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Friday, May 26
32-year-old fan claims Kreuter choked him

CHICAGO -- A Chicago Cubs fan arrested in last week's brawl with the Los Angeles Dodgers at Wrigley Field filed a lawsuit Thursday against Dodgers' players and both teams, claiming that he sustained neck and shoulder strains.

Beer vendors reduced
One day after the Dodgers were punished for their involvement in the May 16 Wrigley Field fracas, Cubs fans received their sentence. The team annouced that the number of beer vendors at Wrigley Field will be reduced by 10 percent and their inventory will be cut by 50 percent on their last trip into the stands. Beer sales will be cut off a half-inning earlier, from the first pitch of the top of the seventh to the first pitch of the bottom of the sixth.

An undisclosed number of security personnel will be added. The lower box seats will be protected more aggressively from fans "sneaking down" from other seats. Ticket-holders will be asked to show their stubs more frequently and season ticket-holders will be held accountable for the behavior of those using their seats.

Mark McGuire, the Cubs' executive vice president for business affairs, said it was unclear what role alcohol played in the incident, during which Dodgers players sparred with unruly fans.
-- news services
Ronald Camacho, a 32-year-old construction supervisor, was one of three men arrested on disorderly conduct charges following the May 16 melee that was sparked when a fan allegedly struck Dodgers catcher Chad Kreuter in the back of his head and snatched his cap as Kreuter sat in the bullpen.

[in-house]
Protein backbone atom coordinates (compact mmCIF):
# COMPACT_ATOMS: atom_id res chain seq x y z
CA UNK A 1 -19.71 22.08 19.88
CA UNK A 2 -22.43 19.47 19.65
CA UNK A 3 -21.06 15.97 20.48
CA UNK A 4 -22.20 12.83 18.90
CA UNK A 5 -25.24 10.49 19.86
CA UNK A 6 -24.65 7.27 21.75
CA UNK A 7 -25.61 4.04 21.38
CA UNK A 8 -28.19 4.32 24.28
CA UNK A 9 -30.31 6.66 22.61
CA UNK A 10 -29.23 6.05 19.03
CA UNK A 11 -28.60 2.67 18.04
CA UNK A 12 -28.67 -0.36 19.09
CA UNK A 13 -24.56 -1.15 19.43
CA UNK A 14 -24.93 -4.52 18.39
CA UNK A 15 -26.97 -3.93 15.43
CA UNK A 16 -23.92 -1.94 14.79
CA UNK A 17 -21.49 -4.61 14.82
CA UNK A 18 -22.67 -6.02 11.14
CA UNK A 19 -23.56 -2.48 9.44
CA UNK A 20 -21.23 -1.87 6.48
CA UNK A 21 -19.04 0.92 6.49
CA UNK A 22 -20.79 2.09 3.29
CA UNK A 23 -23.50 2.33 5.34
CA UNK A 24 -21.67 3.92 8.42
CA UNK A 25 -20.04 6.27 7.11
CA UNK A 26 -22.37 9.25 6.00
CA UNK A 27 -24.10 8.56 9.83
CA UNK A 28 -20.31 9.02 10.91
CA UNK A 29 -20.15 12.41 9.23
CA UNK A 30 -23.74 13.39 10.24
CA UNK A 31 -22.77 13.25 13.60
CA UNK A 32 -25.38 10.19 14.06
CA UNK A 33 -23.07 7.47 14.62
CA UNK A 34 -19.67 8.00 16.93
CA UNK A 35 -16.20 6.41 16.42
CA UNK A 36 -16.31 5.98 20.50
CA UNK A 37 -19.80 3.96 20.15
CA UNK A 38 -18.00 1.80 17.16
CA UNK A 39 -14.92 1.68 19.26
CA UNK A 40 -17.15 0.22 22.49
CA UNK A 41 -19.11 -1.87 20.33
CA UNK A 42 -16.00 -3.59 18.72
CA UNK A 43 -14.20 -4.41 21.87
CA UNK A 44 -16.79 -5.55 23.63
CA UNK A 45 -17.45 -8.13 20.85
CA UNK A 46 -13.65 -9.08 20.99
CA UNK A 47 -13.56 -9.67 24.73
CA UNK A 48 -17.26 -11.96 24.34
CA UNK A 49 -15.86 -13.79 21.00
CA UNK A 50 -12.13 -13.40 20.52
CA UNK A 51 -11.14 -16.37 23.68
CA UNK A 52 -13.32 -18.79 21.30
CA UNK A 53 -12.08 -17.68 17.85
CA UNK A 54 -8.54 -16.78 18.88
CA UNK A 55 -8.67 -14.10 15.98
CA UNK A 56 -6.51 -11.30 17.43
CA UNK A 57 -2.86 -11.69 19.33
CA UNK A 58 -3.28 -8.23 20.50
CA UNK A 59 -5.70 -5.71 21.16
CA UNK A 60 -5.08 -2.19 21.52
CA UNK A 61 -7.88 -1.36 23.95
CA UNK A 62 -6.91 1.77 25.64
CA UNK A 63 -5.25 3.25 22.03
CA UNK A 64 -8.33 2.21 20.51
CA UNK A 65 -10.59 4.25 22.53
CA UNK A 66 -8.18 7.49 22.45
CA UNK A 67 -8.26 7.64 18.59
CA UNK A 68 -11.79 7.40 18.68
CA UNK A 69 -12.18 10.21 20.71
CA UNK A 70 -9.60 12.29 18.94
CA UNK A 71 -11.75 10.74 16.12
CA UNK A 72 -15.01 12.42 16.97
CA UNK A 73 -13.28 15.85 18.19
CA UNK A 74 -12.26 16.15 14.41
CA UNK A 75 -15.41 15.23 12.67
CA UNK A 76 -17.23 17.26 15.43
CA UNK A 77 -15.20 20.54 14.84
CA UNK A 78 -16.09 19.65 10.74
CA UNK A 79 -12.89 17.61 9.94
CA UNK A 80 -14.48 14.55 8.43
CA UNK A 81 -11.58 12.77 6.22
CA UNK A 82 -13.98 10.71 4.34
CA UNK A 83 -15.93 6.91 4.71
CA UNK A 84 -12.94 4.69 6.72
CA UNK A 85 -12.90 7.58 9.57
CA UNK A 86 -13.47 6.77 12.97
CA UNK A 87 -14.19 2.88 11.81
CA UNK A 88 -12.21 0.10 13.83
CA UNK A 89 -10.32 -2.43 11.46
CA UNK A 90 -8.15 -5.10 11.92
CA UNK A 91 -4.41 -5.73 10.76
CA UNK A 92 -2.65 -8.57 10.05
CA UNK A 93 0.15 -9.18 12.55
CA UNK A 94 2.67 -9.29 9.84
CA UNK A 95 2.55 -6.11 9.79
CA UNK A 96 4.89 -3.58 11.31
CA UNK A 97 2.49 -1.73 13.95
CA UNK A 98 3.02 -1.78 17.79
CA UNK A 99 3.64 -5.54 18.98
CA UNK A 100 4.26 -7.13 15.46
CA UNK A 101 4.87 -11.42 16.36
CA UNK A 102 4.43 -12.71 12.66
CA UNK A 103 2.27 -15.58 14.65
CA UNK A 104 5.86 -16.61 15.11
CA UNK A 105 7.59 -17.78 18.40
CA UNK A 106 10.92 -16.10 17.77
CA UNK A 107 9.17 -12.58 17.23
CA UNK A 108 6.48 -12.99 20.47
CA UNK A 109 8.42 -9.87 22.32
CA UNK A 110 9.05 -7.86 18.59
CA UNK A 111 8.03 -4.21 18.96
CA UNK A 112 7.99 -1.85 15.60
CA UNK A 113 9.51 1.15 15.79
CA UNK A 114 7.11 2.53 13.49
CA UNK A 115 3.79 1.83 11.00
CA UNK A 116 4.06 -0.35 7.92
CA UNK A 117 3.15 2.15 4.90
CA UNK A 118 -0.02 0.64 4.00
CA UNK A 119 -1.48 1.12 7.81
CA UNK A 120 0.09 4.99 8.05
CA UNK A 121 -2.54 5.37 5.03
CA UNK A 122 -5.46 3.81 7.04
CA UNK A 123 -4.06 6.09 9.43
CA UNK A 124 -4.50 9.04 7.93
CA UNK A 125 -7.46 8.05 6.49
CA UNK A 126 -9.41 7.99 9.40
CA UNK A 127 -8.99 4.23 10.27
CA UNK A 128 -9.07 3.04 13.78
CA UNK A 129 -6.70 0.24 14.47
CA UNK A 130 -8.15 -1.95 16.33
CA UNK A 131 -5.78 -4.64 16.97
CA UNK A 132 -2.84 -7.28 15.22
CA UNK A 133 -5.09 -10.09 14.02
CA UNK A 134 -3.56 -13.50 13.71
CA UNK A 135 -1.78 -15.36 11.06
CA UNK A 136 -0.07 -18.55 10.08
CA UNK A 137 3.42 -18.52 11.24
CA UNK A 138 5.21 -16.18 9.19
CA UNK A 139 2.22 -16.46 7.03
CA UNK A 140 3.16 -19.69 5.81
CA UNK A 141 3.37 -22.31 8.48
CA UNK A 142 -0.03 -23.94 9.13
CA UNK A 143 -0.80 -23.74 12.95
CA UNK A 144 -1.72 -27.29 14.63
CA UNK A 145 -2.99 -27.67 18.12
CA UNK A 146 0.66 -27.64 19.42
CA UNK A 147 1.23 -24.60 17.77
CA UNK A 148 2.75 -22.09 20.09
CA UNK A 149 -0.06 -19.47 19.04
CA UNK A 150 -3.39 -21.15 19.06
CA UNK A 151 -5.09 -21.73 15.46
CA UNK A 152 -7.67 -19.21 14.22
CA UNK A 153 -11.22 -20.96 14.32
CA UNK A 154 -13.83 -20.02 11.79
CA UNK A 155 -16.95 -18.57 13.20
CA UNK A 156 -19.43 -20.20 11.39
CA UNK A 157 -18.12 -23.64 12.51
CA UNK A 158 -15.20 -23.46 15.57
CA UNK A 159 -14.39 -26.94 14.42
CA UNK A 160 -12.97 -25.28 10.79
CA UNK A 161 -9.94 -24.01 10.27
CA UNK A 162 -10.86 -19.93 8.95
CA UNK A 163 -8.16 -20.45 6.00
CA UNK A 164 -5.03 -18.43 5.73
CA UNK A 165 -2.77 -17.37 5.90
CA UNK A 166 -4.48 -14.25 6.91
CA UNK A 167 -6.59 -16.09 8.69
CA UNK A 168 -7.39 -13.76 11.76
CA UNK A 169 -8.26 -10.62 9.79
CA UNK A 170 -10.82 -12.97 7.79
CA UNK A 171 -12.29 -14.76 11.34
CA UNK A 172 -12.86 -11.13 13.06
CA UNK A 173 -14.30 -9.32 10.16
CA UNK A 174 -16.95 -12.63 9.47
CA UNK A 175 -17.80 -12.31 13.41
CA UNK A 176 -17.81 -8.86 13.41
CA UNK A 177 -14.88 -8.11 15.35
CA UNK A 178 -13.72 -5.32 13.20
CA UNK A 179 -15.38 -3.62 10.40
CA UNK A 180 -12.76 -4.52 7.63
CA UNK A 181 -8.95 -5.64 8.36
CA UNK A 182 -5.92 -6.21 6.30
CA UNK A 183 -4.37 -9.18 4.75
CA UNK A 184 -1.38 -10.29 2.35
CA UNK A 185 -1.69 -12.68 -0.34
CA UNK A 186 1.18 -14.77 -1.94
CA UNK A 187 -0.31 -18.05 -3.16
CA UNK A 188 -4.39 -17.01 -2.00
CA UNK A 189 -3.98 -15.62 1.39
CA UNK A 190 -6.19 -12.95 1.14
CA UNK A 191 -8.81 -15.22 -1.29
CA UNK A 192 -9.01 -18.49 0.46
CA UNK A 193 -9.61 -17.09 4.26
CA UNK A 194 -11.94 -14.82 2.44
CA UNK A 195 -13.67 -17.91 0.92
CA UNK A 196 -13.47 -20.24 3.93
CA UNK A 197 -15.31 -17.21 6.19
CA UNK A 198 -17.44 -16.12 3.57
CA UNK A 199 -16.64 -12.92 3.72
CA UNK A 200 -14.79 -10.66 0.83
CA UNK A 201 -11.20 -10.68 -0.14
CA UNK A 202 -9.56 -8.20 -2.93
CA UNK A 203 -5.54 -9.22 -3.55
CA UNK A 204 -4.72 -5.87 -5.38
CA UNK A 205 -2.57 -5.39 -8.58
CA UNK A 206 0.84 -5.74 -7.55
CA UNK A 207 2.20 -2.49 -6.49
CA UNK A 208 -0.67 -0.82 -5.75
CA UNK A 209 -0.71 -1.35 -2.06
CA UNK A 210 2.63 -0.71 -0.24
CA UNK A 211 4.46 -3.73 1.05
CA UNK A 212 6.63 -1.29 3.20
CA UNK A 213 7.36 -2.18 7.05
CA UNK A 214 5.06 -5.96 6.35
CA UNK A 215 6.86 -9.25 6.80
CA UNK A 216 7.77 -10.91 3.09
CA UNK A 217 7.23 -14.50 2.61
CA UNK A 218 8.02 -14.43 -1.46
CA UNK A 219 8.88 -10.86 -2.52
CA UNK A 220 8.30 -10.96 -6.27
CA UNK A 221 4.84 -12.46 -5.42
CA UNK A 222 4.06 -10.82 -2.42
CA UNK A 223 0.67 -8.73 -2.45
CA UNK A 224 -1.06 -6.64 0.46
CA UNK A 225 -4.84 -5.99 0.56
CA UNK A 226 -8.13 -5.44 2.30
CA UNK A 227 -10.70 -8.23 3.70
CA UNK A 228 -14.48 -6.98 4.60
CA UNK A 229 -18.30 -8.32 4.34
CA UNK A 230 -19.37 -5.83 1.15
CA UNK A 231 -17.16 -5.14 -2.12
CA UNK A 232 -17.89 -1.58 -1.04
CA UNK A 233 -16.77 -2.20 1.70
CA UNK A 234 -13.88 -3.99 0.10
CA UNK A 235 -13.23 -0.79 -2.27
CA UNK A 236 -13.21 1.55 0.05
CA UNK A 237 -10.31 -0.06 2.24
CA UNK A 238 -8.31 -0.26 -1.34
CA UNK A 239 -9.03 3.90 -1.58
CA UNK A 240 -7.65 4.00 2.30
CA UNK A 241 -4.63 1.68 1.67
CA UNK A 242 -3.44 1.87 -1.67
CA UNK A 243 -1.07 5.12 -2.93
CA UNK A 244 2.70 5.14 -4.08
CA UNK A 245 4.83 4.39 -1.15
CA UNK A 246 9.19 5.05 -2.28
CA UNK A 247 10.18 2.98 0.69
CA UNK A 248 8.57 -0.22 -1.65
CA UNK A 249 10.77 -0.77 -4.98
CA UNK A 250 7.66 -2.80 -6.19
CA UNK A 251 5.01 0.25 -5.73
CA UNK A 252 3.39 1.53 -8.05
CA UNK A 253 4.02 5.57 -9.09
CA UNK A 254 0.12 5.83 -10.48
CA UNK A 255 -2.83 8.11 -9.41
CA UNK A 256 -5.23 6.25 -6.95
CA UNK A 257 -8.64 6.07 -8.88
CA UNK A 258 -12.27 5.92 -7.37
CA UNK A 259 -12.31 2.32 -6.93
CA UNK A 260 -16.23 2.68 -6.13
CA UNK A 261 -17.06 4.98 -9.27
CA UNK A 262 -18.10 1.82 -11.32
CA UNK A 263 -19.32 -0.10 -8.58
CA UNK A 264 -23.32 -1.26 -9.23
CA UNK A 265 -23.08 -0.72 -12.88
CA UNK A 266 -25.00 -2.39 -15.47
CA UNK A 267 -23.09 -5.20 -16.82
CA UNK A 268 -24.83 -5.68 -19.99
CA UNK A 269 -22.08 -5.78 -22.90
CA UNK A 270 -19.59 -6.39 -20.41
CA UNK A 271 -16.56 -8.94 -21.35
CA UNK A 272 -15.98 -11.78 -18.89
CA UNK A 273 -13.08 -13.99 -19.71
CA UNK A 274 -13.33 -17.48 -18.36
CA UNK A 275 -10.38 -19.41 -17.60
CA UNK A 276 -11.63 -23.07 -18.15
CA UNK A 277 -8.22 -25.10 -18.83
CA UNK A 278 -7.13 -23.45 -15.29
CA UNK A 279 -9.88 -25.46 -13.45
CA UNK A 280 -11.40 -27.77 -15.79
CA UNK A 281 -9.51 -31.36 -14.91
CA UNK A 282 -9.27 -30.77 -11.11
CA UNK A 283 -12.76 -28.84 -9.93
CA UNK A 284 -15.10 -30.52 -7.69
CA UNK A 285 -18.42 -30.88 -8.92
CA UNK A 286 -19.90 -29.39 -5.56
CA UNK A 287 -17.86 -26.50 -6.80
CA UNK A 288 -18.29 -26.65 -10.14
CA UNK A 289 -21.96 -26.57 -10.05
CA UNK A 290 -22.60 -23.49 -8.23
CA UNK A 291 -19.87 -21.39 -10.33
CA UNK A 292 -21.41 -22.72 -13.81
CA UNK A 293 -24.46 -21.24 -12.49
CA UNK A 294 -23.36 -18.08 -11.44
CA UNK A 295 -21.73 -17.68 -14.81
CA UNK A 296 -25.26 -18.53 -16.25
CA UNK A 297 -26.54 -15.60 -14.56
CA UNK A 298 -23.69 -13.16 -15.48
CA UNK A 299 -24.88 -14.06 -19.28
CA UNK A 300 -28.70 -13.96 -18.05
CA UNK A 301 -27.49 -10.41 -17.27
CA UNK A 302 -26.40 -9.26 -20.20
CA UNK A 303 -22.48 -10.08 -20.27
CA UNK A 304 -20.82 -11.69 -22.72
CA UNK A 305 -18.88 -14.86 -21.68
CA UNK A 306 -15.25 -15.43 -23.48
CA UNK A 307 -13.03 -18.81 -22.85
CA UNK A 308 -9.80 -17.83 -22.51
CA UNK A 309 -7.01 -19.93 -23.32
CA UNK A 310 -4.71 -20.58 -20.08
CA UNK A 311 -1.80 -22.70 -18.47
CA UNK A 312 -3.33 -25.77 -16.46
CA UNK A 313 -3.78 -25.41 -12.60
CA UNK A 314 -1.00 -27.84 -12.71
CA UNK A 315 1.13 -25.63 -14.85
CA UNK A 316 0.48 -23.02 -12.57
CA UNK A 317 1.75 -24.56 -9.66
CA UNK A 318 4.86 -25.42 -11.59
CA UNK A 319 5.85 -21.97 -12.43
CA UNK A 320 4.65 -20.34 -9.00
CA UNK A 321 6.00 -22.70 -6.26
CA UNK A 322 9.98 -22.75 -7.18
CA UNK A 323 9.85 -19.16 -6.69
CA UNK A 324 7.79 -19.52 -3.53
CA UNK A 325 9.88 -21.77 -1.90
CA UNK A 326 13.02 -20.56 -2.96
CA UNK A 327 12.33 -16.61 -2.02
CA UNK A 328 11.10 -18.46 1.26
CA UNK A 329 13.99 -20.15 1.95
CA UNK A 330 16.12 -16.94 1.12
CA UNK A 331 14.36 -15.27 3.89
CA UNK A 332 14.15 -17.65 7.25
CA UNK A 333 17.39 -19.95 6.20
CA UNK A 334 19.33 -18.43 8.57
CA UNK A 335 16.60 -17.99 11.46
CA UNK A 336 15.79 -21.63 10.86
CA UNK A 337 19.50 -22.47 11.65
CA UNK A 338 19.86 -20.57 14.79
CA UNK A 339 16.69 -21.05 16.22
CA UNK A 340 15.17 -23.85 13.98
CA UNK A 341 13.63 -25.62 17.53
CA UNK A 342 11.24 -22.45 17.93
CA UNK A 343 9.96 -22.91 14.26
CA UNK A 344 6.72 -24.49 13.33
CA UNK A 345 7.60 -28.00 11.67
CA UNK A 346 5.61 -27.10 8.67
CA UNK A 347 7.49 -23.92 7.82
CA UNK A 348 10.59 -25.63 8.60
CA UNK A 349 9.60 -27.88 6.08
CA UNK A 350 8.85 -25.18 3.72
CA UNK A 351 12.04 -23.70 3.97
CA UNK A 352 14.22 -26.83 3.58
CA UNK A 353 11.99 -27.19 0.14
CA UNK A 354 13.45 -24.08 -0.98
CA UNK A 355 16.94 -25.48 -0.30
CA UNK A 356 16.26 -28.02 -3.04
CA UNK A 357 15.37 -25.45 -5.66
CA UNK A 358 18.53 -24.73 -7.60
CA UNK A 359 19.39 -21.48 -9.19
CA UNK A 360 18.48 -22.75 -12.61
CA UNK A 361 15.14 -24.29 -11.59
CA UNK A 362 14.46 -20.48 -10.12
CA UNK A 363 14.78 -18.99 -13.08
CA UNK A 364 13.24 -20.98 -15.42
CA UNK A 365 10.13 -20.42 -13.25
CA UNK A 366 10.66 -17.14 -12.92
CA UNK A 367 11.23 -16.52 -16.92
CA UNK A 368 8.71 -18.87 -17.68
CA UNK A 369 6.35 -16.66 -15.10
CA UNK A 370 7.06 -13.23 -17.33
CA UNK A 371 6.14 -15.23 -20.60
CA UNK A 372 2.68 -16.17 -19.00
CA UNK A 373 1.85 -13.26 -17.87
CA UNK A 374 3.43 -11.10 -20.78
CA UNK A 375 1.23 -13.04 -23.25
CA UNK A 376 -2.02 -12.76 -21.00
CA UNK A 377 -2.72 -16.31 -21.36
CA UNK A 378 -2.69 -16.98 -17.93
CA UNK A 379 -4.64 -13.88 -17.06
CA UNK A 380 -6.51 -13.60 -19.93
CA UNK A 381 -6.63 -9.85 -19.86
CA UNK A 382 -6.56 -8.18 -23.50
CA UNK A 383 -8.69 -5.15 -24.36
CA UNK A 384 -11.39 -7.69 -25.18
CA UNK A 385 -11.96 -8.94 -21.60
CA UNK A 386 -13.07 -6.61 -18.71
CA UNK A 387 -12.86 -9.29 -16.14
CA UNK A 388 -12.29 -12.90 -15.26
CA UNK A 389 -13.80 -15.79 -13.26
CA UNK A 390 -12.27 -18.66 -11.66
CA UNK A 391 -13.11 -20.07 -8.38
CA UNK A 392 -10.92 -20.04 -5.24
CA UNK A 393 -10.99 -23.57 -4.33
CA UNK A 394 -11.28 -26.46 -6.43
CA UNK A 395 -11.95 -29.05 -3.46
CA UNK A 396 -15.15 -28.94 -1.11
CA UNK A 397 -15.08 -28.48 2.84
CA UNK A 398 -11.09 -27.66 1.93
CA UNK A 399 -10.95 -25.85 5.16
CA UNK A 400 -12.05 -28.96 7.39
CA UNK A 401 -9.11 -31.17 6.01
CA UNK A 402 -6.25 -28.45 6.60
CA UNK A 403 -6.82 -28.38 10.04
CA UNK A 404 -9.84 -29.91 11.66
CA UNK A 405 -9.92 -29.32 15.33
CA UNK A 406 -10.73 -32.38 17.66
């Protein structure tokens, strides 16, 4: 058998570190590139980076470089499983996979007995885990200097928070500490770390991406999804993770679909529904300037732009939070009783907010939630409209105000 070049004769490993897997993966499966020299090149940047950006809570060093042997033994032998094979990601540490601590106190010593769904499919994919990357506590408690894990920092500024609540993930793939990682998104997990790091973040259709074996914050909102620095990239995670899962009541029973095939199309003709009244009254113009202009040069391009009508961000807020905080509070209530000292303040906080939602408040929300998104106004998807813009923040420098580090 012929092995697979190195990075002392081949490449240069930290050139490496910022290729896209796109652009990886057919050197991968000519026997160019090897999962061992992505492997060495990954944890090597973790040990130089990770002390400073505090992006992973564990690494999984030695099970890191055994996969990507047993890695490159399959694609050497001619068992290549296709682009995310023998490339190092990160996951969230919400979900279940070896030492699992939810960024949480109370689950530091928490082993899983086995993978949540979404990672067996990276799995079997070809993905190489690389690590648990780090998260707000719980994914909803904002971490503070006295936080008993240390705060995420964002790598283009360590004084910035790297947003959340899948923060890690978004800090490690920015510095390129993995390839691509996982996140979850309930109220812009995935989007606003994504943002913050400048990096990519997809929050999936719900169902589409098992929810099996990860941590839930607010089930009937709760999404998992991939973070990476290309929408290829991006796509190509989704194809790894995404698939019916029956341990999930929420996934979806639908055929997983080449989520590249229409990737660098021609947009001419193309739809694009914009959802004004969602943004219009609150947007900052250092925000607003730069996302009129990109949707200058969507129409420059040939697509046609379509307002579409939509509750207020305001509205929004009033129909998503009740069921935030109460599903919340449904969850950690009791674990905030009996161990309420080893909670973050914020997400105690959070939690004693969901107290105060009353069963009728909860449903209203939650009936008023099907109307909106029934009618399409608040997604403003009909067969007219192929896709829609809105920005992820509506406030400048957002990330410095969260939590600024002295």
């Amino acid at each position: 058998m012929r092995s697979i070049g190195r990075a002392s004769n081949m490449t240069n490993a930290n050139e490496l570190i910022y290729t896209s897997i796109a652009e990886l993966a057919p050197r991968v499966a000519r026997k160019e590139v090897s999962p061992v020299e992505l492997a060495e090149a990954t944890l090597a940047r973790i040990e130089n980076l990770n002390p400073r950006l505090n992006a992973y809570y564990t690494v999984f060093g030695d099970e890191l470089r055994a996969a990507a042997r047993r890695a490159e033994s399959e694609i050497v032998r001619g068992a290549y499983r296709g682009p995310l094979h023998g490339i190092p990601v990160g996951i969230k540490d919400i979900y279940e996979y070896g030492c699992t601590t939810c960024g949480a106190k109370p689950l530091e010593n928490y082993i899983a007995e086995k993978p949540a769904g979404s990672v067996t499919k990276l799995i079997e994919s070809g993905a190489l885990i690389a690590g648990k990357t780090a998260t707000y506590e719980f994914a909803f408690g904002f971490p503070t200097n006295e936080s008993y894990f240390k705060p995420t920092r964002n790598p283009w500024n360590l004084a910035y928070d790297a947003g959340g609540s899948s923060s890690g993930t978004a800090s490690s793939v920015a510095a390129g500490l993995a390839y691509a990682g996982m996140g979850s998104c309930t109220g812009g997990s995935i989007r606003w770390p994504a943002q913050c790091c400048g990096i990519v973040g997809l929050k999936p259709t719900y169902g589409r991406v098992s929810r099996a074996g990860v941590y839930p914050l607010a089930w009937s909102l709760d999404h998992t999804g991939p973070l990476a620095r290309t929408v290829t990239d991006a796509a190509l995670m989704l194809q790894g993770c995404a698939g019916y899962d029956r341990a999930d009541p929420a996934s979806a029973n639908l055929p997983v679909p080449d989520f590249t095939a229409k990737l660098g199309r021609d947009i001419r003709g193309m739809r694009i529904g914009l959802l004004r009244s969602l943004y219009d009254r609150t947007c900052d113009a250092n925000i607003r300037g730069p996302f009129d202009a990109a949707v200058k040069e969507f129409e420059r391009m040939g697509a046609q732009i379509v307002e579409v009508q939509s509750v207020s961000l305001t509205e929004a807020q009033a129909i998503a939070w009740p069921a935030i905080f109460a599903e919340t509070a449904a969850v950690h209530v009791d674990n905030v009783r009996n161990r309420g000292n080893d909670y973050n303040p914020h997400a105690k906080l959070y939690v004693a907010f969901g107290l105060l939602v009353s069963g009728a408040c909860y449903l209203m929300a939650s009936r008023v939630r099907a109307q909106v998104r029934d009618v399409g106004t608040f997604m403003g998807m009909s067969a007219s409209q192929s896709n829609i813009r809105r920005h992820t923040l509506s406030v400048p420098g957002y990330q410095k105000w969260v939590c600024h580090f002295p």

Camacho said Kreuter choked him while other Dodgers struck him. Camacho said he was then carted off by security guards, held for three hours at the park and turned over to police. He noted that no criminal charges were filed against the Dodgers.

The suit, filed late Thursday in Cook County Circuit Court, names all 19 suspended Dodgers players and coaches. It also accuses the Cubs organization of failing to provide adequate security, of falsely imprisoning Camacho and of failing to provide him with medical care.

"It is unprecedented for major league baseball players to go into the stands of a baseball park, acting in concert and with the intent to injure spectators," the suit said. The players "acted as if they were common thugs and goons."

Camacho's lawyer, Karen Conti, said her client is seeking damages in excess of $50,000 and a public apology from the Dodgers.

"We really believe a settlement is in the best interest of both parties," Conti said. "We tried very hard to settle this case with the Cubs and Dodgers. I'm very excited about trying this case, especially in Cook County, where the Cubs are adored."

The Dodgers said they would have no comment on pending litigation. Calls made to the Cubs were not immediately returned.

The Cubs have sent a letter to season ticket holders announcing that beer sales at Wrigley will be curtailed and security increased in response to the fight.

Mad hatter: Dodgers take fight to Wrigley fans

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Cubs consider curbing beer sales in effort to end Wrigley rowdiness